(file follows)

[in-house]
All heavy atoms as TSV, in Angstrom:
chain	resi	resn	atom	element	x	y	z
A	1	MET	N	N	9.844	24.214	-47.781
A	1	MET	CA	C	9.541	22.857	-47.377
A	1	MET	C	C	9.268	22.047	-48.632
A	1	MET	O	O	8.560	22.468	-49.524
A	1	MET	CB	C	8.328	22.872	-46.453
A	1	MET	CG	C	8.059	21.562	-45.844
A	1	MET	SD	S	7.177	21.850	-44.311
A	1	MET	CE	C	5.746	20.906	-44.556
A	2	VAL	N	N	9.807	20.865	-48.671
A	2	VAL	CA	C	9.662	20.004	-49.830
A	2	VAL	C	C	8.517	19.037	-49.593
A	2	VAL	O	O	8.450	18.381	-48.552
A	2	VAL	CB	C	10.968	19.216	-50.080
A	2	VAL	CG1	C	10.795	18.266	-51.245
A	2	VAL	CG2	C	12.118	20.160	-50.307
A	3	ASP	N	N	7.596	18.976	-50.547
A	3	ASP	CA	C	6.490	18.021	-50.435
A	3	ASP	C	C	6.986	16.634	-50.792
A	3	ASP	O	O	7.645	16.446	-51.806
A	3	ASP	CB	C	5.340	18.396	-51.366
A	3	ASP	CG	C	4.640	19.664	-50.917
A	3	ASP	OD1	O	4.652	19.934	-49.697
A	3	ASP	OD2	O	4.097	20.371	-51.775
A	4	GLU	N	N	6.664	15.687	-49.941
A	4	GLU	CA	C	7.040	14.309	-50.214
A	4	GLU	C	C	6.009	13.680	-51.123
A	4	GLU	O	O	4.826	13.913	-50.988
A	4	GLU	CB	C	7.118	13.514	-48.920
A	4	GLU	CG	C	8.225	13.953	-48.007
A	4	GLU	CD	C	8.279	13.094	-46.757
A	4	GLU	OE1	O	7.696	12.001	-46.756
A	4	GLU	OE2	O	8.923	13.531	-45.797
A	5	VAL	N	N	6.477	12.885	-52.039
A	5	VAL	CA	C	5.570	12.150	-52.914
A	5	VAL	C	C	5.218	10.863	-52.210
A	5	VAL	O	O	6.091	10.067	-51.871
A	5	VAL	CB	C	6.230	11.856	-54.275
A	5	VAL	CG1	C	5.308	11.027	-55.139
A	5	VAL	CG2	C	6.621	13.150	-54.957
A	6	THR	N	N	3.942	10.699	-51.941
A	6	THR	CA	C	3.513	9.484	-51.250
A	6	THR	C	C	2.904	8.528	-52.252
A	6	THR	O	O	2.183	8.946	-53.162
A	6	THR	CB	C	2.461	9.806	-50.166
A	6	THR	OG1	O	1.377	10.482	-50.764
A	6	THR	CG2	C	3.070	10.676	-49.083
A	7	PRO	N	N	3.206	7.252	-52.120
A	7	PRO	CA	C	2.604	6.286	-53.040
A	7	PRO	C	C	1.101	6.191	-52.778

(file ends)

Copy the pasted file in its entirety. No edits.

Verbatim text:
[in-house]
All heavy atoms as TSV, in Angstrom:
chain	resi	resn	atom	element	x	y	z
A	1	MET	N	N	9.844	24.214	-47.781
A	1	MET	CA	C	9.541	22.857	-47.377
A	1	MET	C	C	9.268	22.047	-48.632
A	1	MET	O	O	8.560	22.468	-49.524
A	1	MET	CB	C	8.328	22.872	-46.453
A	1	MET	CG	C	8.059	21.562	-45.844
A	1	MET	SD	S	7.177	21.850	-44.311
A	1	MET	CE	C	5.746	20.906	-44.556
A	2	VAL	N	N	9.807	20.865	-48.671
A	2	VAL	CA	C	9.662	20.004	-49.830
A	2	VAL	C	C	8.517	19.037	-49.593
A	2	VAL	O	O	8.450	18.381	-48.552
A	2	VAL	CB	C	10.968	19.216	-50.080
A	2	VAL	CG1	C	10.795	18.266	-51.245
A	2	VAL	CG2	C	12.118	20.160	-50.307
A	3	ASP	N	N	7.596	18.976	-50.547
A	3	ASP	CA	C	6.490	18.021	-50.435
A	3	ASP	C	C	6.986	16.634	-50.792
A	3	ASP	O	O	7.645	16.446	-51.806
A	3	ASP	CB	C	5.340	18.396	-51.366
A	3	ASP	CG	C	4.640	19.664	-50.917
A	3	ASP	OD1	O	4.652	19.934	-49.697
A	3	ASP	OD2	O	4.097	20.371	-51.775
A	4	GLU	N	N	6.664	15.687	-49.941
A	4	GLU	CA	C	7.040	14.309	-50.214
A	4	GLU	C	C	6.009	13.680	-51.123
A	4	GLU	O	O	4.826	13.913	-50.988
A	4	GLU	CB	C	7.118	13.514	-48.920
A	4	GLU	CG	C	8.225	13.953	-48.007
A	4	GLU	CD	C	8.279	13.094	-46.757
A	4	GLU	OE1	O	7.696	12.001	-46.756
A	4	GLU	OE2	O	8.923	13.531	-45.797
A	5	VAL	N	N	6.477	12.885	-52.039
A	5	VAL	CA	C	5.570	12.150	-52.914
A	5	VAL	C	C	5.218	10.863	-52.210
A	5	VAL	O	O	6.091	10.067	-51.871
A	5	VAL	CB	C	6.230	11.856	-54.275
A	5	VAL	CG1	C	5.308	11.027	-55.139
A	5	VAL	CG2	C	6.621	13.150	-54.957
A	6	THR	N	N	3.942	10.699	-51.941
A	6	THR	CA	C	3.513	9.484	-51.250
A	6	THR	C	C	2.904	8.528	-52.252
A	6	THR	O	O	2.183	8.946	-53.162
A	6	THR	CB	C	2.461	9.806	-50.166
A	6	THR	OG1	O	1.377	10.482	-50.764
A	6	THR	CG2	C	3.070	10.676	-49.083
A	7	PRO	N	N	3.206	7.252	-52.120
A	7	PRO	CA	C	2.604	6.286	-53.040
A	7	PRO	C	C	1.101	6.191	-52.778